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Dairy farmers tasked with shaping industry's structure

With prices rising and milk in short supply, dairy producers must seize this moment to organise themselves to inject some much needed structure into the industry.

 


Peter   Hollinshead

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Peter   Hollinshead
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That was the strong message from NFU dairy board chairman Michael Oakes who claimed failure to grasp this opportunity now would leave producers floundering in the same vulnerable state a year hence.

 

Speaking to a farmer audience at the Ardingly showground, Sussex, he said that producers must help themselves by forming producer organisations (PO) which could then negotiate on terms, including price, with their milk buyer.

 

’Shorting the market’

 

But he warned that although one of the remits of a PO was to forward plan production profiles with the buyer, producers should not see this as an opportunity to push prices up by shorting the market.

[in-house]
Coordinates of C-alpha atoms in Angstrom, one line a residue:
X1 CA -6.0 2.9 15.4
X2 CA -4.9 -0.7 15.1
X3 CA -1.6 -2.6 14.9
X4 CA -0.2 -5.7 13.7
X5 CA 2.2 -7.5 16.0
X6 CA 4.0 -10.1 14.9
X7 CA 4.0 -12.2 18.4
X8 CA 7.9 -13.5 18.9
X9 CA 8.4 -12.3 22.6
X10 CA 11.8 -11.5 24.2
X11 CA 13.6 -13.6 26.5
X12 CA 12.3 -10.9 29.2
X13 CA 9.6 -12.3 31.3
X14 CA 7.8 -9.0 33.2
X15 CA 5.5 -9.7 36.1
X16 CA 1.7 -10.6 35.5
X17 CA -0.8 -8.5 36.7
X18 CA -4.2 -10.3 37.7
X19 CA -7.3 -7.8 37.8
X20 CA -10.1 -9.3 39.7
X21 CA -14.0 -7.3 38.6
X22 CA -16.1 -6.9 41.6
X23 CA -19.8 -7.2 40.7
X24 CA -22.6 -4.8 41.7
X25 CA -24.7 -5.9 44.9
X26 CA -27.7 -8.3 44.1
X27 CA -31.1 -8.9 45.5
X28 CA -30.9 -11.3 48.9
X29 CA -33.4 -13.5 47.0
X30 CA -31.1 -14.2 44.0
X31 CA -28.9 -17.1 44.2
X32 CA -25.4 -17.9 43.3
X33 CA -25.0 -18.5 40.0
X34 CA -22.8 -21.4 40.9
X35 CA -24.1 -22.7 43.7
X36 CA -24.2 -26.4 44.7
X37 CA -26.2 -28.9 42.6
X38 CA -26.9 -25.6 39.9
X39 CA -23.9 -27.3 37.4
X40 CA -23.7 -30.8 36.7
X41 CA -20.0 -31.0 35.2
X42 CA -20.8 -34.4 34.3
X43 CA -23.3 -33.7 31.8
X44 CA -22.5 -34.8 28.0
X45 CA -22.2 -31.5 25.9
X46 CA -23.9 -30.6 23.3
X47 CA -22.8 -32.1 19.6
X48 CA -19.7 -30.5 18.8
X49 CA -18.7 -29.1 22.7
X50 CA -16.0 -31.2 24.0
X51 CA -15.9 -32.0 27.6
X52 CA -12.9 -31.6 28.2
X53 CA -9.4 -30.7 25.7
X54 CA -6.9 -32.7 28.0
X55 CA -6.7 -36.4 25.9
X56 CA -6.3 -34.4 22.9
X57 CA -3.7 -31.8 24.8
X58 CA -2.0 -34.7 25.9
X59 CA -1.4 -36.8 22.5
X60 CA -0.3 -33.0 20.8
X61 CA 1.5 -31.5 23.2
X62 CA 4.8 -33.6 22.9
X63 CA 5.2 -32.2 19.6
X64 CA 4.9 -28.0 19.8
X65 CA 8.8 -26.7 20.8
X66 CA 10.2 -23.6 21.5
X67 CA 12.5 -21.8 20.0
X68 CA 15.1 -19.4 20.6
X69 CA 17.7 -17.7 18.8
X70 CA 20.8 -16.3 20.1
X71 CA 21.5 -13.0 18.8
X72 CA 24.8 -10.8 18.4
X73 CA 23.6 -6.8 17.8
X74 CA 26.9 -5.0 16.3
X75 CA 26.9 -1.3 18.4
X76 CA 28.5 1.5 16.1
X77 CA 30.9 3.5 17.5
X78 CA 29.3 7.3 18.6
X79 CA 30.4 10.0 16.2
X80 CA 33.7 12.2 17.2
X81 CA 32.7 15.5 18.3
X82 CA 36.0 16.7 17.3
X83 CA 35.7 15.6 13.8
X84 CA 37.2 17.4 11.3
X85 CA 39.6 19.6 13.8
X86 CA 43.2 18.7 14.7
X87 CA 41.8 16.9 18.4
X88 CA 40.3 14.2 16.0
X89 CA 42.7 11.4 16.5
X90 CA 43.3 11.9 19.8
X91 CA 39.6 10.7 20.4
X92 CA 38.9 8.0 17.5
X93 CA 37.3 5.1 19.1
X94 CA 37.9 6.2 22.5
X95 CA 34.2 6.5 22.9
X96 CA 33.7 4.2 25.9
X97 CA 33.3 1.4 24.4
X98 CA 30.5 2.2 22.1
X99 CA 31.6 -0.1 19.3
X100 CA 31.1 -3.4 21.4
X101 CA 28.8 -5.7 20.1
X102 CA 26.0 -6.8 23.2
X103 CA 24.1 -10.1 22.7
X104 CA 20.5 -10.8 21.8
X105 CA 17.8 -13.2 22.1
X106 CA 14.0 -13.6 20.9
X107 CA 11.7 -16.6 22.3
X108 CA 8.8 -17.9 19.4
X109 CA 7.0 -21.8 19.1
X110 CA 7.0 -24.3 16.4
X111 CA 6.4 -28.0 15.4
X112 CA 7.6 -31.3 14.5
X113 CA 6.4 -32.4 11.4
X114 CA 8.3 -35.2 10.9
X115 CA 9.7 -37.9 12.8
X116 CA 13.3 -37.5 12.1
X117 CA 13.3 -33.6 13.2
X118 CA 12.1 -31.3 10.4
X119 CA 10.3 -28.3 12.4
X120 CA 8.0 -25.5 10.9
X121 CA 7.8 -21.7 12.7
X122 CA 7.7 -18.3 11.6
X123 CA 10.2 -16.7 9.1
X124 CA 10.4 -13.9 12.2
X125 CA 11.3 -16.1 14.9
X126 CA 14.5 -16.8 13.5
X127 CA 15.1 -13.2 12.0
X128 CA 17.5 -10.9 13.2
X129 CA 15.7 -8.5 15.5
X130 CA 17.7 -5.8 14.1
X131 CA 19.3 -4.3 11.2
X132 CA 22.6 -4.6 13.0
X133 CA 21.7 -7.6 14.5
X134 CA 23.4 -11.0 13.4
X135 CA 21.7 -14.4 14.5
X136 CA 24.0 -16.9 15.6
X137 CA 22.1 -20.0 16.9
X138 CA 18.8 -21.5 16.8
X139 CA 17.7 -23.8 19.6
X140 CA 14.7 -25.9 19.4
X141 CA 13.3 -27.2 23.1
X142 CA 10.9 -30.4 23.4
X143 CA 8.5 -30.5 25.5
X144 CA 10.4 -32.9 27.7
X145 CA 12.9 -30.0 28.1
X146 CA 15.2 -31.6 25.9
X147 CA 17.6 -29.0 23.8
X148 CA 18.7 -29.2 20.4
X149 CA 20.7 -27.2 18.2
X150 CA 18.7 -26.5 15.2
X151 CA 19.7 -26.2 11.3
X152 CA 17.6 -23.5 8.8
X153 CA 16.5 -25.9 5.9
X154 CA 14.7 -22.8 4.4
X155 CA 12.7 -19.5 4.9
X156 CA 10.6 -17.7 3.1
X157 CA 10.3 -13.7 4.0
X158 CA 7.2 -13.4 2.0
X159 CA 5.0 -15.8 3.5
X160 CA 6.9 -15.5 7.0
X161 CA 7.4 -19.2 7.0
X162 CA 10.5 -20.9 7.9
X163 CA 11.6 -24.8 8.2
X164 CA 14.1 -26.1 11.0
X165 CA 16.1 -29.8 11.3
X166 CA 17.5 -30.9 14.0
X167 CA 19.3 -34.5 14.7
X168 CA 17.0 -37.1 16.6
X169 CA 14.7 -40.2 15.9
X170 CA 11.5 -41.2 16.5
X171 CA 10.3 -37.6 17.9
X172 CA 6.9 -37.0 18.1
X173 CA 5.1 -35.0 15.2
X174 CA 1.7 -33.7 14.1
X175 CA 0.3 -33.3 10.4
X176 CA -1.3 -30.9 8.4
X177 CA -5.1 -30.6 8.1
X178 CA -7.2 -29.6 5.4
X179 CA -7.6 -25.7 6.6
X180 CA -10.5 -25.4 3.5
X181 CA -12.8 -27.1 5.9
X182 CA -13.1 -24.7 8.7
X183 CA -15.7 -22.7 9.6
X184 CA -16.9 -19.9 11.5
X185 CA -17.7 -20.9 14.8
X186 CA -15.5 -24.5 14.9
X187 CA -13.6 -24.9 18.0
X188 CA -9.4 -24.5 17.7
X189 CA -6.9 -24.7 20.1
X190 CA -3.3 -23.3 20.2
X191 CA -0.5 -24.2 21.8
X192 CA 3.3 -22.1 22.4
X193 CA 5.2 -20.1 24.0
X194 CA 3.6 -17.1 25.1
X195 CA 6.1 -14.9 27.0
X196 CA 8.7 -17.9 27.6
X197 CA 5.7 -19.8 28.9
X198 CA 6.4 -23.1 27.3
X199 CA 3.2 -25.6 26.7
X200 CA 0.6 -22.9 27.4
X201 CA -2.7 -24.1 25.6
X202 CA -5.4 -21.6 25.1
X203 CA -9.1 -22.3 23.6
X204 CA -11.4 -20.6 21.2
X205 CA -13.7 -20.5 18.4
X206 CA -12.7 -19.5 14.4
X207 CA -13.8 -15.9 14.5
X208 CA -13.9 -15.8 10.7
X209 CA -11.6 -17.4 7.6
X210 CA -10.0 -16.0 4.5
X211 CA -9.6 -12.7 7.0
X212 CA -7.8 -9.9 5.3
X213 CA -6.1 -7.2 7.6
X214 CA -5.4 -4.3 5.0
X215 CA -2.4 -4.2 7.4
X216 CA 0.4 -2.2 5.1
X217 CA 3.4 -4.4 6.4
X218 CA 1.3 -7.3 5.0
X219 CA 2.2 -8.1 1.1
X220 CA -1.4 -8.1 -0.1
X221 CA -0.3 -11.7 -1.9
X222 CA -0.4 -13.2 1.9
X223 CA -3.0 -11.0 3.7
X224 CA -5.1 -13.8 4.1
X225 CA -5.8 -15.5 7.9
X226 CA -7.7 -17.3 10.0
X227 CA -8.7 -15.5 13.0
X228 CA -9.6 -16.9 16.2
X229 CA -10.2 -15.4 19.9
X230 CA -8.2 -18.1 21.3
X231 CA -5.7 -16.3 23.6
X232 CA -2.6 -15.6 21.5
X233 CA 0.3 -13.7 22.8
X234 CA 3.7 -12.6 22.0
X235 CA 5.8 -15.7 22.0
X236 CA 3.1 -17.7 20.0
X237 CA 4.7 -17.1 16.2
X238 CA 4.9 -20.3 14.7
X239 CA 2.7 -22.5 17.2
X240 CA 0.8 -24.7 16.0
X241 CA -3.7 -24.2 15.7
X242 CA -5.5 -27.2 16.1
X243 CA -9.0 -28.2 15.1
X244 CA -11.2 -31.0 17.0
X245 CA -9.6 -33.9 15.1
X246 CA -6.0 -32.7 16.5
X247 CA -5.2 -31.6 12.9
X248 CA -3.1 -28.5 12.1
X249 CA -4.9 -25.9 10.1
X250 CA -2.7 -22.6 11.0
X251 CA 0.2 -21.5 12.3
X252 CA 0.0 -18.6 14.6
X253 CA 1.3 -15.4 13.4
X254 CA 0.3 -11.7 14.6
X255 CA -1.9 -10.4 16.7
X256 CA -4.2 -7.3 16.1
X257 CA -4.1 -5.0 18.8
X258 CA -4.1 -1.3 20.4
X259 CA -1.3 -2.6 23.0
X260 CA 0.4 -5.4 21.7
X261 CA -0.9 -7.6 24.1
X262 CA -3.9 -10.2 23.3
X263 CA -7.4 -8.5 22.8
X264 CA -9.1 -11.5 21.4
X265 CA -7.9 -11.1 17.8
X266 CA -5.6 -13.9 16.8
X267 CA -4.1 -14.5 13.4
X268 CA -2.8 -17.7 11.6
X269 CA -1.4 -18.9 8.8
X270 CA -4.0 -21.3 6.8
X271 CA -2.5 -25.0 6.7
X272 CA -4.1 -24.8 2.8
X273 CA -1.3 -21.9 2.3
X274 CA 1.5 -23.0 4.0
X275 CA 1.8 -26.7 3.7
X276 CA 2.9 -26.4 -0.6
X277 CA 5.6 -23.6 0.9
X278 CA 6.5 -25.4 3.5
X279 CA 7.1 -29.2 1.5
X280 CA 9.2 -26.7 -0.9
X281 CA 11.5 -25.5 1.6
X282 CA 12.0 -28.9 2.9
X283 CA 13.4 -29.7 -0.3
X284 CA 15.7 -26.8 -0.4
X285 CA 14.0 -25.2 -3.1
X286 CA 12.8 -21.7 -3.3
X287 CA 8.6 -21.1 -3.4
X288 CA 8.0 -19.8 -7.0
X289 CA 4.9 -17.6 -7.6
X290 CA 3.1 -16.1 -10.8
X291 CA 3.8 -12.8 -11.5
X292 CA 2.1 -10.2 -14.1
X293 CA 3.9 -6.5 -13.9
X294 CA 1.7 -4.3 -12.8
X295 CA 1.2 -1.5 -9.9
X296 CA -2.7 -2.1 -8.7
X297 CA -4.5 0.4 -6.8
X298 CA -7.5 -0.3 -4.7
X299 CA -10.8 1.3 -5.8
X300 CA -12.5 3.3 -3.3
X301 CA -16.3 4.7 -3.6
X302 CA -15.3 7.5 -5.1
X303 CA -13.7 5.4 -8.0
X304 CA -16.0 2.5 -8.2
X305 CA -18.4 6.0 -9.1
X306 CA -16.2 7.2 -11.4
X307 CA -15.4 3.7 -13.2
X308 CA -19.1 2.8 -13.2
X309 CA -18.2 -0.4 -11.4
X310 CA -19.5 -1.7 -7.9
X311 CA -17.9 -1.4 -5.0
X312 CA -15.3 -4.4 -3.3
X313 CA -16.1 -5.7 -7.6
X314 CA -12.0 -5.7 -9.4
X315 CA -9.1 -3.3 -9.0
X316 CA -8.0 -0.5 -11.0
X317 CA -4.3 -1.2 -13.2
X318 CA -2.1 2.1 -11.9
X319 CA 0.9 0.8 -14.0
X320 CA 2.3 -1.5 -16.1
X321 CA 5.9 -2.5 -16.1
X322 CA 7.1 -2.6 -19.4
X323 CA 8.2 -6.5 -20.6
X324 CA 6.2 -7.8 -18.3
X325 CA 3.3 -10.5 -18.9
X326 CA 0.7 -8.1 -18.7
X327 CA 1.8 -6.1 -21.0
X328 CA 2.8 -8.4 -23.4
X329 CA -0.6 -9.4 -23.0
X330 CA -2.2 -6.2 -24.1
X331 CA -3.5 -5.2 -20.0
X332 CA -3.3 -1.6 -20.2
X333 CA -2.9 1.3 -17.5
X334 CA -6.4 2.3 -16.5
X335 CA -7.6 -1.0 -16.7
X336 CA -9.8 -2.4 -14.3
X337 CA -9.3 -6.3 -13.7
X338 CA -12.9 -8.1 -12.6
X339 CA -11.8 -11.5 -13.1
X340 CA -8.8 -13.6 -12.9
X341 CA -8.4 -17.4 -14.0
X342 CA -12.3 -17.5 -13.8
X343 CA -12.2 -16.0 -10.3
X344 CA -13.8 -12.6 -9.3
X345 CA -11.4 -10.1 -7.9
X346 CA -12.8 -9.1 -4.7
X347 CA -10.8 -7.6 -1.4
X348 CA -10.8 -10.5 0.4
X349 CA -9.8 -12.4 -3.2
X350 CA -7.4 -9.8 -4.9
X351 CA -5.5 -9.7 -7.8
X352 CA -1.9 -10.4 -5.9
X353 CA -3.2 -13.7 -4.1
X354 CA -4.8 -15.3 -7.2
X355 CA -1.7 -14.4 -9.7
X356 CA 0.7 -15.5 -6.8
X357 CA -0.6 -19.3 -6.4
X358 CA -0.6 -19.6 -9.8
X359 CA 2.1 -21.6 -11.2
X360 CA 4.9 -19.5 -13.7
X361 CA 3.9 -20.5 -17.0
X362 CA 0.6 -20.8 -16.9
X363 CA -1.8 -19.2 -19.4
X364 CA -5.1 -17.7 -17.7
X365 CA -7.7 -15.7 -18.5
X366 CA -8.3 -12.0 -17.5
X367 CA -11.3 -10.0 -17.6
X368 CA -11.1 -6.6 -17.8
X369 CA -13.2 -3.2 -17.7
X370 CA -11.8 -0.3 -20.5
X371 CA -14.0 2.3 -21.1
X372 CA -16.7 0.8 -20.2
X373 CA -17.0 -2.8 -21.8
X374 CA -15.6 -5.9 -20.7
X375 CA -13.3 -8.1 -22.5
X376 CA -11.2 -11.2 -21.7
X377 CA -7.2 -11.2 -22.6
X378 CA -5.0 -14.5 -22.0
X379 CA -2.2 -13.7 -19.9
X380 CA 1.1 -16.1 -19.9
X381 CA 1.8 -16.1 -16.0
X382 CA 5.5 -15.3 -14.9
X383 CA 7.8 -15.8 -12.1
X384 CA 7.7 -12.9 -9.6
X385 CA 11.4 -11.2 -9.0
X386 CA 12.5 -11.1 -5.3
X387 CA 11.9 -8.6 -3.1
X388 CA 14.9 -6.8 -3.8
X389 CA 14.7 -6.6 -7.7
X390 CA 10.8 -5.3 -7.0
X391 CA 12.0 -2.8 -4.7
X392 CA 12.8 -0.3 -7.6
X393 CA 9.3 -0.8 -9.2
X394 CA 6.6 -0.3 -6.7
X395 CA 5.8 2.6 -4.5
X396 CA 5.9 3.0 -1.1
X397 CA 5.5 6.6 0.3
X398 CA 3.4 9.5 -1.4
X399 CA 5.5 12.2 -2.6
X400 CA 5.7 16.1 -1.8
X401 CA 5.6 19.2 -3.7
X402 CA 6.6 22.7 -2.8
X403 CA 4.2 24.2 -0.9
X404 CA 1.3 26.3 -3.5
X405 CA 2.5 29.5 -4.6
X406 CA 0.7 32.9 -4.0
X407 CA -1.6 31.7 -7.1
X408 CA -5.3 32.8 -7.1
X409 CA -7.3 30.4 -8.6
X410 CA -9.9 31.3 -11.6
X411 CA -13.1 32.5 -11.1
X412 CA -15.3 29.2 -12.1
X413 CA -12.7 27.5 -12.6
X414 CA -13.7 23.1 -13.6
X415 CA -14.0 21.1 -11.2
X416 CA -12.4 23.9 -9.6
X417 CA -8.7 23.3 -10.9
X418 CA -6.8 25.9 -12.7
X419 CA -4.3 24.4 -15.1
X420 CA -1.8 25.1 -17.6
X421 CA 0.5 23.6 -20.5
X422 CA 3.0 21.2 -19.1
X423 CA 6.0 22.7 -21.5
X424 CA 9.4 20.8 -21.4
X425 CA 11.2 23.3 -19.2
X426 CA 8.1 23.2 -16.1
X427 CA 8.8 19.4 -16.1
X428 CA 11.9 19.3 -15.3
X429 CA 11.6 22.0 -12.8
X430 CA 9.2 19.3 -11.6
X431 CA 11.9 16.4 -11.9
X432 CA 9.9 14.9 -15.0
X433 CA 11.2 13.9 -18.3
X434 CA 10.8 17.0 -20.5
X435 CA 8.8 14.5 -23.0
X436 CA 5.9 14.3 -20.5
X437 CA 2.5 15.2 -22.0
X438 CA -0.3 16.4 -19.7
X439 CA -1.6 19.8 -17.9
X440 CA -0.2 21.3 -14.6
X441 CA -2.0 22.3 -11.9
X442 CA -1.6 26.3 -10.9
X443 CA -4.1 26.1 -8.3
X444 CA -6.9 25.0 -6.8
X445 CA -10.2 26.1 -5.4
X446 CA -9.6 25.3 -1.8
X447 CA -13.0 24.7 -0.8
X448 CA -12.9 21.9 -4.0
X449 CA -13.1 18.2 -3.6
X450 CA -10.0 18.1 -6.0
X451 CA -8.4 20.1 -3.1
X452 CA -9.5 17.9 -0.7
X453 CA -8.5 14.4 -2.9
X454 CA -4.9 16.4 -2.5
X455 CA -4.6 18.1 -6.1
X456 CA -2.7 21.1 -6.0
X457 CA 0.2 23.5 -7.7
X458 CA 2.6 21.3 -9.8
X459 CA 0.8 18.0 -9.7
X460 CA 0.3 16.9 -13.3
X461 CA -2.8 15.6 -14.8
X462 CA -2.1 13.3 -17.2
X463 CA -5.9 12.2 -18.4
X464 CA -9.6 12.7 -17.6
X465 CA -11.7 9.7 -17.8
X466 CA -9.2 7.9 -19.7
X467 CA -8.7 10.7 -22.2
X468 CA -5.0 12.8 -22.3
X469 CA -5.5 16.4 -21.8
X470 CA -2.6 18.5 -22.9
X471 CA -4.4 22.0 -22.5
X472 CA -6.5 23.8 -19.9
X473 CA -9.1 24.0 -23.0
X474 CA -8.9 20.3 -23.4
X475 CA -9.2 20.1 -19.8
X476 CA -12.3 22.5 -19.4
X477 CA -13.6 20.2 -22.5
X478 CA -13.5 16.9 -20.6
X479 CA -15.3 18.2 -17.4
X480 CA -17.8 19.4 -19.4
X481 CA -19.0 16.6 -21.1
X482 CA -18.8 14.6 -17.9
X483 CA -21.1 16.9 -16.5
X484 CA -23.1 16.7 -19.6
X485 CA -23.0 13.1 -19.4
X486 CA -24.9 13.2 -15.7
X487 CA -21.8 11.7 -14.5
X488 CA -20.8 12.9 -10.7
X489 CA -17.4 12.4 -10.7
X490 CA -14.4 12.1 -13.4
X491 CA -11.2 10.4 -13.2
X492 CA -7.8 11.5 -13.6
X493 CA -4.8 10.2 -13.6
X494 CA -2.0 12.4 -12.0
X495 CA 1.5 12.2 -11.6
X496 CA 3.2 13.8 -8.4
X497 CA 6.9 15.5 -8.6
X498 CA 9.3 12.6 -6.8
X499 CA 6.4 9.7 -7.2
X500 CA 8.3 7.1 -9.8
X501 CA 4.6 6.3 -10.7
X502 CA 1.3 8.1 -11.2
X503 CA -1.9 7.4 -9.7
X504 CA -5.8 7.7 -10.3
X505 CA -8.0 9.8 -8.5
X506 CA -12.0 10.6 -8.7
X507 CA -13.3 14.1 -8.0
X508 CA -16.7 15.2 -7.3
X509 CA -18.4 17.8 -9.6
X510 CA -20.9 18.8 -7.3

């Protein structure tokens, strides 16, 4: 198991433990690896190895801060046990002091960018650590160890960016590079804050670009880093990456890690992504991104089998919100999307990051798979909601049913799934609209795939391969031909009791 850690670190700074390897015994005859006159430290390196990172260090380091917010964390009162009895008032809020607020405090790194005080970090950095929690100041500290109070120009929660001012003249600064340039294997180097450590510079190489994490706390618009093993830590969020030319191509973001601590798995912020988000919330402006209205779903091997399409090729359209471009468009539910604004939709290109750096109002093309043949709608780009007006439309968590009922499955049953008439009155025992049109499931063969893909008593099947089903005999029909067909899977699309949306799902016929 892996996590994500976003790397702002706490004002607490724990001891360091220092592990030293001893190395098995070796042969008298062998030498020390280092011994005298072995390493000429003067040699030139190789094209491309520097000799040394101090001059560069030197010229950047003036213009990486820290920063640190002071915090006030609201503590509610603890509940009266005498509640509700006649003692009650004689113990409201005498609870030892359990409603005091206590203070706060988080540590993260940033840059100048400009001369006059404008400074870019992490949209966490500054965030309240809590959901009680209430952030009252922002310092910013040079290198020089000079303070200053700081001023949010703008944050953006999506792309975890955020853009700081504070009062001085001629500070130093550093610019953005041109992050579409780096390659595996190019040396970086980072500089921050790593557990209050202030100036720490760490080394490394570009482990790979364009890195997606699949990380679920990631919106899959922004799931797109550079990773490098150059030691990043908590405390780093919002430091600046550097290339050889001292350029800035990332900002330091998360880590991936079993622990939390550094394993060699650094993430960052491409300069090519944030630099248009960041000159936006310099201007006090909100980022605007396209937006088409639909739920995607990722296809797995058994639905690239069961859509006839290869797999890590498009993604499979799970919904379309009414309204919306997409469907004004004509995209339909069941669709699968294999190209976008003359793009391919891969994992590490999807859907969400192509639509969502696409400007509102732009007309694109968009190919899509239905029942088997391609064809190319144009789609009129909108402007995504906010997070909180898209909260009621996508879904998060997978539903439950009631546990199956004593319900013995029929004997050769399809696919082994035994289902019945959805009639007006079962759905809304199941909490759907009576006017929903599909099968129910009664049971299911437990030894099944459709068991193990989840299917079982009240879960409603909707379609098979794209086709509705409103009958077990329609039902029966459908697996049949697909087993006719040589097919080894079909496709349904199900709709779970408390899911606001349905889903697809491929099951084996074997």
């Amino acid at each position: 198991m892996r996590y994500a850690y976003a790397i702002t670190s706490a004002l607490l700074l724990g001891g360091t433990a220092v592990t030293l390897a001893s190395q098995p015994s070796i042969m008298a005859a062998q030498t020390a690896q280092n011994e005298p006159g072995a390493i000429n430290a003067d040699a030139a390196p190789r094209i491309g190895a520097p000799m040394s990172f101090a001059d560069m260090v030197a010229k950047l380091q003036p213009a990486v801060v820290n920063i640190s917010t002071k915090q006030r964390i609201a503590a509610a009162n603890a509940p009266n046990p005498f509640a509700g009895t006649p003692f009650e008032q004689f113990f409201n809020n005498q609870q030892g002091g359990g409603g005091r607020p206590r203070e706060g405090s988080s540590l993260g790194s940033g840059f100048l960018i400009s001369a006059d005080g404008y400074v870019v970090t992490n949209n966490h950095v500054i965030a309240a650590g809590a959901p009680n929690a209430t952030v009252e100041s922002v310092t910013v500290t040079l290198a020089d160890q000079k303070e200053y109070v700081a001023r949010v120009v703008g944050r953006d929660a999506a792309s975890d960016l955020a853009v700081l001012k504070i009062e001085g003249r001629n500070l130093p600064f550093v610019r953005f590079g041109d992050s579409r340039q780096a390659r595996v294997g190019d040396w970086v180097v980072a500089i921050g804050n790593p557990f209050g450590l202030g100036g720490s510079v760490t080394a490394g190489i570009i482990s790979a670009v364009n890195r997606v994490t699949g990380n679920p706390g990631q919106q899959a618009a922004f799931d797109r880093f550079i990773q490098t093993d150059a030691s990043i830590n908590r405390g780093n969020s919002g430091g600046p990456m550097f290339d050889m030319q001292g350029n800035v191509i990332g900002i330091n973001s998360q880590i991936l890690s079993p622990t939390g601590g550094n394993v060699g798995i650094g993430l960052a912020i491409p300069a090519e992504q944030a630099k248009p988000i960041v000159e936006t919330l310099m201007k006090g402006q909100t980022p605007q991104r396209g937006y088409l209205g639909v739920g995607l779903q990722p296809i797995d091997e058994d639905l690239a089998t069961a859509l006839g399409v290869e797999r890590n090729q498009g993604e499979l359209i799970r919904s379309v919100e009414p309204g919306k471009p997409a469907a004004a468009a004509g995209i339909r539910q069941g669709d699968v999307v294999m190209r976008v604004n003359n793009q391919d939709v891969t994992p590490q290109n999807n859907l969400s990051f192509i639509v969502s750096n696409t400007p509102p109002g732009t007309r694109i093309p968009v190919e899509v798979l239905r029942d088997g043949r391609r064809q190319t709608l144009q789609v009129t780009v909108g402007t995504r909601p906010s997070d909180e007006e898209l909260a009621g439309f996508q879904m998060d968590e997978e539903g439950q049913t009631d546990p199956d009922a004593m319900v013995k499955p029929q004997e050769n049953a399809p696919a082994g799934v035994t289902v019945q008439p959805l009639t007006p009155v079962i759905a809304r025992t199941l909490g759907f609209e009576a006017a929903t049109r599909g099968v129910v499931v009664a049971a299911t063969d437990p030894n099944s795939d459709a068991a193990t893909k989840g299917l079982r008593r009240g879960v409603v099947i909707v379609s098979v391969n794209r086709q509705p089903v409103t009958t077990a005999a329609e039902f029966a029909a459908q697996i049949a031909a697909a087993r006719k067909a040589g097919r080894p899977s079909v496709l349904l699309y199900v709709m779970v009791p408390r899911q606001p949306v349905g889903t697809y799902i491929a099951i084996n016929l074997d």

“This may work in a deficit market but not in one when there is surplus,” he explained.

 

“No other sector would take some of the practices we have seen in the last 18 months, but we can’t just move so it means we are tied into some pretty poor contracts which are all in the buyers’ favour and someone else is controlling our destiny,” he declared.

 

“A PO in not a vehicle to hit your processor over the head with to get more money but a vehicle where you can start to build a different kind of relationship where you share the risk and share the reward,” he claimed.

 

Pain

 

“Farmers have been through an amount of pain that they have never been through before, so the passion to help drive this forward should be there because if they are not wound up now they never will be.”

 

He said the NFU would help “knock on the door of the processor” to facilitate dialogue if that is what it took, but he conceded that working together within the supply chain was “all about trust”.

 

On the thorny question of why one of the two existing POs was finding the going sticky at present, he admitted they were ‘struggling’ with Muller and said he believed the company was working to change the structure of producer representation where the non-aligned would have as much say as the aligned on the producer group.

 

He said he hoped that as the former Dairy Crest producers got more say things would change and “we have got to help facilitate that and make sure those farmers are represented”. But he warned the thrust for change must come from the grassroots producers and he saw Muller’s forthcoming countrywide member meetings as an ideal opportunity for publicly airing these issues.

 

 

 


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